Researchers have long contended with a problem with timeliness. Peer-reviewed articles are often published about a year after submission. Likewise, peer-reviewed articles that cite, praise, criticize, or discredit their work won’t appear for at least another year after that. As a result, there can be a lag of three to five years before citations begin offering enough information to indicate the effect that a given piece of research has had on a field. Even then, citations alone may not offer a complete view of the impact of that research.
“Measuring the impact of research through the traditional methods—counting citations in published literature—is important, but it doesn’t tell the whole story,” said Timothy Deliyannides, Director of the Office of Scholarly Communication and Publishing and Head of Information Technology for the University of Pittsburgh.
Pittsburgh recently wrapped up a pilot test with Plum Analytics, one of several new companies in the emerging field of altmetrics. By examining how often a paper is downloaded, mentioned in the news, or linked to on social media sites, altmetrics providers offer researchers, funding agencies, and librarians a more immediate, quantifiable view of the impact an article is having on its field. The company in January announced the official launch of PlumX, a tool that harvests and aggregates alternative impact metrics in five major categories: usage, captures, mentions, social media, and citations.
Altmetrics “gives a whole new layer, looking at additional dimensions that used to be hidden, and it’s so much more timely,” Deliyannides said. “We can start seeing where research has an impact right away.”
The field is just beginning to get on the radar of academic evaluators, he noted. And, it’s in a transitional, experimental phase in which these new metrics are being assessed to see how they translate not only into measures of “buzz” but also of quality.
“It is going to take a little bit of time for people to really understand what these nontraditional measures are really measuring—whether they can be used as a proxy for these traditional measures of quality,” Deliyannides said.
Tale of the Tweet
When explaining altmetrics, the concept of tracking Facebook “likes,” or links on Twitter and other social media is often used as a straightforward point of reference. But social media tracking represents only one aspect of the field, noted Plum Analytics co-founder Mike Buschman. Mentions in news outlets, for example, are tracked separately from social media. And, usage metrics track how often a book has been checked out or how often a paper has been accessed online. And of course, classic citations are included as a metric.
There’s also the notion of “capturing” works. If someone reads an article and then bookmarks it, or saves the bibliographic information to their Zotero account, “that’s a different metric that in some ways is a little more powerful even than usage,” Buschman explained. “It’s the notion that I’ve read it, or I’ve read enough of it that I know I want to come back to it. Or I want someone else to come back to it.”
Currently, the field is still studying how these different metrics interact. An article that generated a large volume of mentions on social media, but was rarely downloaded or bookmarked may have been more controversial than substantive, for example. And weighting these different metrics, for now, can be somewhat subjective.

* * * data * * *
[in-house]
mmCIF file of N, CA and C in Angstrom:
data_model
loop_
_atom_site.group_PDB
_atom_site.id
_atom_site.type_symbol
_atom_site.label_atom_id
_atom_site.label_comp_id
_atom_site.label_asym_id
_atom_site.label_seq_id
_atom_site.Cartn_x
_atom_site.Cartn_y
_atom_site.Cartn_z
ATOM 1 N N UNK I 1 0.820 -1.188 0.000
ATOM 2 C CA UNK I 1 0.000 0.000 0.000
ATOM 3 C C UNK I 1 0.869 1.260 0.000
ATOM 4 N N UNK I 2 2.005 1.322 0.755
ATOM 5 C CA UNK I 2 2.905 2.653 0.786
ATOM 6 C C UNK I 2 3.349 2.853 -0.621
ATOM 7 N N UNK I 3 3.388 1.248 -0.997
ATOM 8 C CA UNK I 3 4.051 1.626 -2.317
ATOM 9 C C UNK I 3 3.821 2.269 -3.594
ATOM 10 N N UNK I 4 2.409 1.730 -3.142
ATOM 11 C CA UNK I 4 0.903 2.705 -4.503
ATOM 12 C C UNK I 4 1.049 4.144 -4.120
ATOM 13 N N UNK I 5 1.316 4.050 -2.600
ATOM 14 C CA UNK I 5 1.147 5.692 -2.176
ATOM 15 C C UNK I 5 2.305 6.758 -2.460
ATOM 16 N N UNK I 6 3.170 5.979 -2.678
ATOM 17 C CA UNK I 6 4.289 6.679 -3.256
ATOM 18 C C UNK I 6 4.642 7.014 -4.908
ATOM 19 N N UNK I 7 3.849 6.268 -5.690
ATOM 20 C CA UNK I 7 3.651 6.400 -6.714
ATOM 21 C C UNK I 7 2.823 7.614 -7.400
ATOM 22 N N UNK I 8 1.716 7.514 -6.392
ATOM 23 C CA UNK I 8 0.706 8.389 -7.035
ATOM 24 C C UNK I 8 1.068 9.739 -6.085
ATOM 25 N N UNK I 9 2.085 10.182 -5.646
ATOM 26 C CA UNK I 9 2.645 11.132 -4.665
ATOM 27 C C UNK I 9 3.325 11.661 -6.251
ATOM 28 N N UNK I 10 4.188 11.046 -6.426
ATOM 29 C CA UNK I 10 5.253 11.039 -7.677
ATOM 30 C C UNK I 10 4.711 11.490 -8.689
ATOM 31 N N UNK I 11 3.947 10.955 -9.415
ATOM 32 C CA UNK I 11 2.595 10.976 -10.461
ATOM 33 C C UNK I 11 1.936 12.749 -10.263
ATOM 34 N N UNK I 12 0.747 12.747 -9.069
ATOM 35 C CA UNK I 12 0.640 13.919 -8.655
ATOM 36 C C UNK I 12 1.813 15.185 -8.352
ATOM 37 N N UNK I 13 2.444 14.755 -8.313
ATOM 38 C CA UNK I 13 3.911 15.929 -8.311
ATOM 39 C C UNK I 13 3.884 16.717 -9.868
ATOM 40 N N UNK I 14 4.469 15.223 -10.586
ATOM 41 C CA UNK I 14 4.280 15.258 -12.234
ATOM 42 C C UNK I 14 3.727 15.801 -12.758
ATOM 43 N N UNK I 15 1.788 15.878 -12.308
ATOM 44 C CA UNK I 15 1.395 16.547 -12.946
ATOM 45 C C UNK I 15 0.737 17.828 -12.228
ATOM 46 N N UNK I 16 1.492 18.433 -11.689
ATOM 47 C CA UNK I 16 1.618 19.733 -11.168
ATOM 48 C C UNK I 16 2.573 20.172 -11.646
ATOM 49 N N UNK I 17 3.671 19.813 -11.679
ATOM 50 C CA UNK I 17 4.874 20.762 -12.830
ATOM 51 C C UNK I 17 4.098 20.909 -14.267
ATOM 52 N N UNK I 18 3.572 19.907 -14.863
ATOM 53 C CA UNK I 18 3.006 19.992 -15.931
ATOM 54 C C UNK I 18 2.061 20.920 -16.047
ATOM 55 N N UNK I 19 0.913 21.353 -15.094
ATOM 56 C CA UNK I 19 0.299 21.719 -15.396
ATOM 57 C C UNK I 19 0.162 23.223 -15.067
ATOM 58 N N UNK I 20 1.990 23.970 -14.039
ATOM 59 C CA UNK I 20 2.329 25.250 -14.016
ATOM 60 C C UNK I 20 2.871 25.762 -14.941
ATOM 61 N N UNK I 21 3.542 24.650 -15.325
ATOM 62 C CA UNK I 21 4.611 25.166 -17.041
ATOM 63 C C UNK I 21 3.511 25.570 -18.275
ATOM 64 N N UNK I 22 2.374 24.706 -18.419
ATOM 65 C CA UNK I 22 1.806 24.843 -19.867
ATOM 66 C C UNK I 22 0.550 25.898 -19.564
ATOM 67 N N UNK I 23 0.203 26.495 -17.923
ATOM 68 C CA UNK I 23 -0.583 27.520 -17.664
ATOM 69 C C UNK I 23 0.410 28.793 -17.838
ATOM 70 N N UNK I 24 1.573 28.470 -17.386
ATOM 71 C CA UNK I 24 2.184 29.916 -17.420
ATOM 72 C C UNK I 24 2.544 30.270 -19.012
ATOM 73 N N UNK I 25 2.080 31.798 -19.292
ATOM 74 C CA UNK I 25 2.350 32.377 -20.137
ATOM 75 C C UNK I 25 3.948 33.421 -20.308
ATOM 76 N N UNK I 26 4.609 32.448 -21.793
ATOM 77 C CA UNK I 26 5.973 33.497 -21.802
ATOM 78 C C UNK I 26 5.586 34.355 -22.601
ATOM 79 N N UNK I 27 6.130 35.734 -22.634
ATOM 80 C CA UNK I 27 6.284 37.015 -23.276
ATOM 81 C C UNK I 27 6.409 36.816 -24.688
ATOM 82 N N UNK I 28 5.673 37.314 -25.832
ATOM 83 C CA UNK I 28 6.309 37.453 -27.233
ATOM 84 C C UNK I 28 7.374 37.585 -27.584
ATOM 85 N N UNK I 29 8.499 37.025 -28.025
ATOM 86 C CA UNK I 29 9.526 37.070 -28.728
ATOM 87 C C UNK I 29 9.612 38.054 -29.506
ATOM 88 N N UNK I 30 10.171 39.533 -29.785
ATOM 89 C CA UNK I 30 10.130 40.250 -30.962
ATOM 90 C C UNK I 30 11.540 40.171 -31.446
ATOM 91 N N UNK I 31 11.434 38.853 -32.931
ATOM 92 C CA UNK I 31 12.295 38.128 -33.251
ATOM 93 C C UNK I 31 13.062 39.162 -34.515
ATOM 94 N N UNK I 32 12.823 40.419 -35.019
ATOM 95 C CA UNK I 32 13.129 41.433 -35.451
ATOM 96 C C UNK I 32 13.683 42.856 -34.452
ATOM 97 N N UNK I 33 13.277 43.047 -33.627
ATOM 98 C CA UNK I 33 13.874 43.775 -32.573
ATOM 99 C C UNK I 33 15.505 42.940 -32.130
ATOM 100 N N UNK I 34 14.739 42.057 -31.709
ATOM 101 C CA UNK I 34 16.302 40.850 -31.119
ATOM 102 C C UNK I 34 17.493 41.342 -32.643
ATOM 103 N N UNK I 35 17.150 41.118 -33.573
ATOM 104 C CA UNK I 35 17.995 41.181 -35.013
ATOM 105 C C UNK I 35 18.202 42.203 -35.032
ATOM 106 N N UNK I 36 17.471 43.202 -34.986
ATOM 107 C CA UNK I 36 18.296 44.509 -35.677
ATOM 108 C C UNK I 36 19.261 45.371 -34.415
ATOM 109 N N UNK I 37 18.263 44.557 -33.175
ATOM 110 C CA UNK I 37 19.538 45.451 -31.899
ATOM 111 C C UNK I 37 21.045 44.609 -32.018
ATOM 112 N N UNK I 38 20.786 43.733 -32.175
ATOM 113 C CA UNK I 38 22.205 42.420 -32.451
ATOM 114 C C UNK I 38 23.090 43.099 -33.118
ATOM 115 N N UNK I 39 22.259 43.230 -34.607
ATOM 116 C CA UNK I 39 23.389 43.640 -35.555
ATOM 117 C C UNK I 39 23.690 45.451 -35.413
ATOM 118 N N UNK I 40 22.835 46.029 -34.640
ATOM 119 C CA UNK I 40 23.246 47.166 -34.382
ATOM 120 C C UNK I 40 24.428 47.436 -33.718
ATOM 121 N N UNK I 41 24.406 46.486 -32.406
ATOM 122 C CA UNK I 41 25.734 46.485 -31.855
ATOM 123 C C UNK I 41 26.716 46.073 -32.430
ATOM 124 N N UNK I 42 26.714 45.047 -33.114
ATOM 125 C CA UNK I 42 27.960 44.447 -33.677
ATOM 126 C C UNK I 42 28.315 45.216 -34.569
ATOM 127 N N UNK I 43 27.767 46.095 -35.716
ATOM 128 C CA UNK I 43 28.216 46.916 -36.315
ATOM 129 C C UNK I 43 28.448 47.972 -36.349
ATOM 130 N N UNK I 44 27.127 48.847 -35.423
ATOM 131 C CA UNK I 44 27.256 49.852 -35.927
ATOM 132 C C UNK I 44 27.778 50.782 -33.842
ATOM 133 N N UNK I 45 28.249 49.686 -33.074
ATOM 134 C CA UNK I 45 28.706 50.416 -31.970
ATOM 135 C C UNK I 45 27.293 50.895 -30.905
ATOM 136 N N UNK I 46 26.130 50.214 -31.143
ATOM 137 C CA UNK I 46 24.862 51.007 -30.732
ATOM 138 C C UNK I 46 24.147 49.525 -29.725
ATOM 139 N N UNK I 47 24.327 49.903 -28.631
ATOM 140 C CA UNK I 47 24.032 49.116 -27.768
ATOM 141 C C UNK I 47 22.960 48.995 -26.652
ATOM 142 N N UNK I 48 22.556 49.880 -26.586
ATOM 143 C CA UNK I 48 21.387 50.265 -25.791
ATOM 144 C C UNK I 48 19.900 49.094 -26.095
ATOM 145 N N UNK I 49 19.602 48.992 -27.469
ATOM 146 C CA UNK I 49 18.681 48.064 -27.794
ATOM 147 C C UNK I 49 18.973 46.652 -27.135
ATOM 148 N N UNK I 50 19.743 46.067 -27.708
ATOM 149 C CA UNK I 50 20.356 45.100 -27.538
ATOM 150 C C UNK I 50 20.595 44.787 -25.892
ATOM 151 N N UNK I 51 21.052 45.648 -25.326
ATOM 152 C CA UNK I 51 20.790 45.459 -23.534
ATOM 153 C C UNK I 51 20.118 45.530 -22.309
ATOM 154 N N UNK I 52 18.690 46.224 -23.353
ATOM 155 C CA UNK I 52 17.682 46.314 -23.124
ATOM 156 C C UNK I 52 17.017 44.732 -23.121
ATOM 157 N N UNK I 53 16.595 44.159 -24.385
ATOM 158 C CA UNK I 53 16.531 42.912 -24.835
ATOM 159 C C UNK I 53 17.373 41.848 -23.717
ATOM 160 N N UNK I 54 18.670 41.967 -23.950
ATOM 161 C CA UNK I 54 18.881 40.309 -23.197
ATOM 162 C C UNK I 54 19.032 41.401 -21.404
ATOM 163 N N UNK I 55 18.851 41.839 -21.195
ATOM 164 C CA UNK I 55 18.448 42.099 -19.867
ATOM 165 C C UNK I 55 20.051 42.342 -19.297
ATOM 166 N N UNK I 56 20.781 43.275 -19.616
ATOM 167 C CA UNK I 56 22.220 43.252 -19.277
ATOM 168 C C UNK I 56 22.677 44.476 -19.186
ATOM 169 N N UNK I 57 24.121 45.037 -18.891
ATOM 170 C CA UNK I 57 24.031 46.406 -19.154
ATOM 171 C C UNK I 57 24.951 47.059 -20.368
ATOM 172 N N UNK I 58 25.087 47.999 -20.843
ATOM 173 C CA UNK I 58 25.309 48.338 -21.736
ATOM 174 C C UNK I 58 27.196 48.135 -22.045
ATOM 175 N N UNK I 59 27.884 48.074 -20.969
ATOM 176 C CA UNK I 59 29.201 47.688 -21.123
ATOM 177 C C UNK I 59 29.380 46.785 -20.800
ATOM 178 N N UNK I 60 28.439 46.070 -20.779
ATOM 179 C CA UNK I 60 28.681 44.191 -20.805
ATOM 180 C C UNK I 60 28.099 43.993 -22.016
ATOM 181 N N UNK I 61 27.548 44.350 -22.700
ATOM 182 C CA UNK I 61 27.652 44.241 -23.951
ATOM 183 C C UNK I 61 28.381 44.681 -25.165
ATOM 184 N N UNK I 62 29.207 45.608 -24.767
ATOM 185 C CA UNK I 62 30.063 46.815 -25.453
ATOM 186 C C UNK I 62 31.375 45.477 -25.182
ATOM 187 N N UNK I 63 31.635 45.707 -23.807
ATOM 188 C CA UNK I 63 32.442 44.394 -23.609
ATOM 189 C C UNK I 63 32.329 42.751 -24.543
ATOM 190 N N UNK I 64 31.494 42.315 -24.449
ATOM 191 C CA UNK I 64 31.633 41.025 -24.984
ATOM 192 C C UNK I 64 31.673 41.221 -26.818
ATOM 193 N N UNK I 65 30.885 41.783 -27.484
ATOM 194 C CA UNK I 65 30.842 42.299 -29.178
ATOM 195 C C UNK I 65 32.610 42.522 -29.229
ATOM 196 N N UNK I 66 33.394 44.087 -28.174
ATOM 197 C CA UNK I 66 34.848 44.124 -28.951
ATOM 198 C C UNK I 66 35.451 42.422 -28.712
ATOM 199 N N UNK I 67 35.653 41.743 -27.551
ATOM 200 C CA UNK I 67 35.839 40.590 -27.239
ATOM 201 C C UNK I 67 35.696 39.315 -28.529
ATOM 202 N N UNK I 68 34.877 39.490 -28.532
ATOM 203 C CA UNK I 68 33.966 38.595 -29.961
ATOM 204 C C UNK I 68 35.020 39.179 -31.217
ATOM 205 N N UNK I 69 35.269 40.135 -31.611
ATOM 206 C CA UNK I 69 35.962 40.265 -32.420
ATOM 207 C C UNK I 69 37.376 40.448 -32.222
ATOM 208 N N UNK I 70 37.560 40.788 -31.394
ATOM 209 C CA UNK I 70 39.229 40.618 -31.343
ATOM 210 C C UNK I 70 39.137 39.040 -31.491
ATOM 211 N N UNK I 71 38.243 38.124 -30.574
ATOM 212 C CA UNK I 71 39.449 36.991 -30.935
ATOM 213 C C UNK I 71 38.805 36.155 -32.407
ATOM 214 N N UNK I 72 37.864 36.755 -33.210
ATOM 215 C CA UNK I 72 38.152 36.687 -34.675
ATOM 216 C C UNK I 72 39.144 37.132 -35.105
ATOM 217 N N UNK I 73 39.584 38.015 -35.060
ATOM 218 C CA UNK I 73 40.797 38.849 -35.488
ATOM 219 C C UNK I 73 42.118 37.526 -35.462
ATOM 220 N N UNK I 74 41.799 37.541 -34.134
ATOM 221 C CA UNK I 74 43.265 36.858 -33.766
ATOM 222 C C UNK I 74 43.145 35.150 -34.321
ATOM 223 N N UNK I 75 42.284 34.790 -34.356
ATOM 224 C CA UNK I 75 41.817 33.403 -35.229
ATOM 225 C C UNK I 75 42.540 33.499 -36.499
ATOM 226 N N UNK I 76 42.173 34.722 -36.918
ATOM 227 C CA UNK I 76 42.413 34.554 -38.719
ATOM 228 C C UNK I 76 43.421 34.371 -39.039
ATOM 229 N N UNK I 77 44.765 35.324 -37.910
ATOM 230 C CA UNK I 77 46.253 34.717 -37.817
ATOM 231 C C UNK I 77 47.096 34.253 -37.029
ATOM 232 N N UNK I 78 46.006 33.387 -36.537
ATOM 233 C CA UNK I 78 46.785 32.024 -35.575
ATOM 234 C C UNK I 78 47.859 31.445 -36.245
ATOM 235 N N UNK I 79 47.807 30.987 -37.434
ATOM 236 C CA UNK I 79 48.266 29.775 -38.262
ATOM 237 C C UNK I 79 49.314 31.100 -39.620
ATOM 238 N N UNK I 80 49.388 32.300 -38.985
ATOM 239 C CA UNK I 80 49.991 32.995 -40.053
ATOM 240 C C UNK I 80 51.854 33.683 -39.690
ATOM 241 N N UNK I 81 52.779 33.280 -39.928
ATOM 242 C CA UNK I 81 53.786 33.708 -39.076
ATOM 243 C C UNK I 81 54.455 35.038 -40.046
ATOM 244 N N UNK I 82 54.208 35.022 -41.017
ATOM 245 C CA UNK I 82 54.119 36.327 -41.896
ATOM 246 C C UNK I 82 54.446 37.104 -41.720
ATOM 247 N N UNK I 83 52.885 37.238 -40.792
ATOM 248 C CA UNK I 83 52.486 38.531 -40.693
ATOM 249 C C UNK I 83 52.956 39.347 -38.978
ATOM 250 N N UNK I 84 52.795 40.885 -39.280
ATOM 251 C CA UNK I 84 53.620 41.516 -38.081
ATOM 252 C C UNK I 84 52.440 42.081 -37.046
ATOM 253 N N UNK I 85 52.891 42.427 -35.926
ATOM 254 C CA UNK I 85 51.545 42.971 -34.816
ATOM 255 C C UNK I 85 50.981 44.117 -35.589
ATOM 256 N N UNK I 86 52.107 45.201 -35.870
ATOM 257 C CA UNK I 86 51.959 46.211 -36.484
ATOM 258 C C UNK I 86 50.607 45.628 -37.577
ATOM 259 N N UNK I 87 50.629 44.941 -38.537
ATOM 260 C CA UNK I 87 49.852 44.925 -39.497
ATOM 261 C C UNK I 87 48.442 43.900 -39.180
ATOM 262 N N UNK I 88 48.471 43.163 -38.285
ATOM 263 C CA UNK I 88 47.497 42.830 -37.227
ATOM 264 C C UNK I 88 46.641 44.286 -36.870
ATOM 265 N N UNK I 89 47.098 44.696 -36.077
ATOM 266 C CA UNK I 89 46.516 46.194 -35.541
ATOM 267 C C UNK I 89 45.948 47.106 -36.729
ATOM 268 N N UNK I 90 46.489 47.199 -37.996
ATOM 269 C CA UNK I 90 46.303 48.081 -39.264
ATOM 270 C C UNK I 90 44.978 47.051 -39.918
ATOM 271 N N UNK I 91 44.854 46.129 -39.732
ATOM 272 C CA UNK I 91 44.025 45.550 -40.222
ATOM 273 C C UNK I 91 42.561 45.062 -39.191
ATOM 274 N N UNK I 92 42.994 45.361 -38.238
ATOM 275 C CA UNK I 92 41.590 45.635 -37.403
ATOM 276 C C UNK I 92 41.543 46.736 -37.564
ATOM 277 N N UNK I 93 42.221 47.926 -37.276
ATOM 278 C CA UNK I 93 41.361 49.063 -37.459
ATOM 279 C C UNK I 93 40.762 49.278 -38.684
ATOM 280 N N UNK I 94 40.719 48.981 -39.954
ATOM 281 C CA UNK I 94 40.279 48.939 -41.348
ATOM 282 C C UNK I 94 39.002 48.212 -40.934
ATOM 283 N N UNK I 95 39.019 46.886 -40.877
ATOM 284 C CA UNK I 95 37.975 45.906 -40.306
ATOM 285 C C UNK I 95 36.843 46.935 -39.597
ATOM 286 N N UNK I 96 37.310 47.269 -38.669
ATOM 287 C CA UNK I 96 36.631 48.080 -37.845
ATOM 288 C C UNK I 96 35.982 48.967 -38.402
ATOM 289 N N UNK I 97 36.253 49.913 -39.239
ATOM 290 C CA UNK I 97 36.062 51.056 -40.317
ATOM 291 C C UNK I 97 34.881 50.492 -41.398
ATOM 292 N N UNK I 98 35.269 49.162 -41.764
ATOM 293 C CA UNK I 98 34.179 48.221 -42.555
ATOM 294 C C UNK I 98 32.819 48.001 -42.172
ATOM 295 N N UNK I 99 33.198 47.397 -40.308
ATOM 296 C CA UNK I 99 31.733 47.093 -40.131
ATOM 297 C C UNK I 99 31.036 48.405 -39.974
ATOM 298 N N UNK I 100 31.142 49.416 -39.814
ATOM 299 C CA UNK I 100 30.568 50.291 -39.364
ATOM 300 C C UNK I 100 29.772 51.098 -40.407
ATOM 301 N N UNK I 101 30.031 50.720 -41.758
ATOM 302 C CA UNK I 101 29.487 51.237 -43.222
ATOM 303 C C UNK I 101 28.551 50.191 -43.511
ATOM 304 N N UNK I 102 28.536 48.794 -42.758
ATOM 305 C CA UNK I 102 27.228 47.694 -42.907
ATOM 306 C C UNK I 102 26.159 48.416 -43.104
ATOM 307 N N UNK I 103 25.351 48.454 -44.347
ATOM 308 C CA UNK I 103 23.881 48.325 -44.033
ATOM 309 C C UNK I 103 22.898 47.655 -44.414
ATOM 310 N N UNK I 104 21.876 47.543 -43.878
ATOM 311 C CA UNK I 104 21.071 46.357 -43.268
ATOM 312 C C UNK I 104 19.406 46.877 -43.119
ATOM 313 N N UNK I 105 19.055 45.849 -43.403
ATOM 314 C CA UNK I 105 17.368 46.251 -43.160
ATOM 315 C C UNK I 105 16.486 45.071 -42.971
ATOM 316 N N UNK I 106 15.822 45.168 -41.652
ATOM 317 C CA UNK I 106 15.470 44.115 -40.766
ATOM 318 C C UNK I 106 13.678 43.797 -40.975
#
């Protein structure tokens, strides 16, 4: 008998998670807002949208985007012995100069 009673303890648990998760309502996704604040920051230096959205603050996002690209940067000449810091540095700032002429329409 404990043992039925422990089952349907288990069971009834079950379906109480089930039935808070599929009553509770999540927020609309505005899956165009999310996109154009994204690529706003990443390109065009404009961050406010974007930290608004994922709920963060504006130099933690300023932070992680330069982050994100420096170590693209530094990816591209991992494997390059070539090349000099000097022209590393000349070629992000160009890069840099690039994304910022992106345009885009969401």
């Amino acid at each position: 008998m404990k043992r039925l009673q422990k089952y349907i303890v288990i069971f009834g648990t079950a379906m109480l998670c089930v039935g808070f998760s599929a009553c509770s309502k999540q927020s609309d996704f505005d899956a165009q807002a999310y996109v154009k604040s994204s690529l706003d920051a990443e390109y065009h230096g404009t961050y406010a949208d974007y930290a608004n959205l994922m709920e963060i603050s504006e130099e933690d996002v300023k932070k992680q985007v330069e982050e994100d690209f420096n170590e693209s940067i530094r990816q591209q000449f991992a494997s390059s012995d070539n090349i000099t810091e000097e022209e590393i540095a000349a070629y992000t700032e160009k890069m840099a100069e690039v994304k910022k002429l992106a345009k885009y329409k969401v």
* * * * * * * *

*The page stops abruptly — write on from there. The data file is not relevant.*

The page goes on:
“What is the relationship to a tweet versus a PDF download versus a slideshow favorite?” Buschman asked.
It’s a field that is ripe for the type of analysis to which librarians are ideally suited, he said. Academic librarians could maintain more relevance in the research process by studying these metrics and helping students and faculty get more impact out of their research output and publications.
“If you see an impact where tweeting actually does result in higher usage and ultimately higher citations, let’s talk about how to do that,” Buschman said as an example.
At the University of Pittsburgh, “I think some researchers weren’t aware of the extent to which their research was talked about in social media,” Deliyannides said. “And then you’ve got communities of scholars developed around services like Mendeley, for instance. And I don’t think researchers are always aware which of their works are most widely downloaded, saved, referred to, or commented on. These are a whole range of measures that are different from the citation counts that still show impact. There were some surprises for some of the researchers there.”
Altmetrics tools also help analyze the impact of a research group in aggregate, he added. While only one or two principal investigators might be mentioned in a journal article or monograph, “you’ve got all kinds of other people on the research team that are talking about the research and sharing it in different venues. So, some of the impact there that was invisible before becomes visible with a tool like Plum Analytics’.”
Although the results have not yet been fully compiled or published, Deliyannides was pleased with the results of the pilot, and is now planning to roll out these tools as a service University-wide.
“We’re working very hard to collect information about all of the intellectual output of the University of Pittsburgh. It’s hard because a lot of this stuff is in the gray literature—stuff that is not published in traditional publishing media. And you’ve got all of the multimedia output, too. It’s difficult to identify all of that for thousands of faculty members at one institution. But…we do plan to have every single researcher at the University of Pittsburgh able to look at their own [altmetrics] profile and share that.”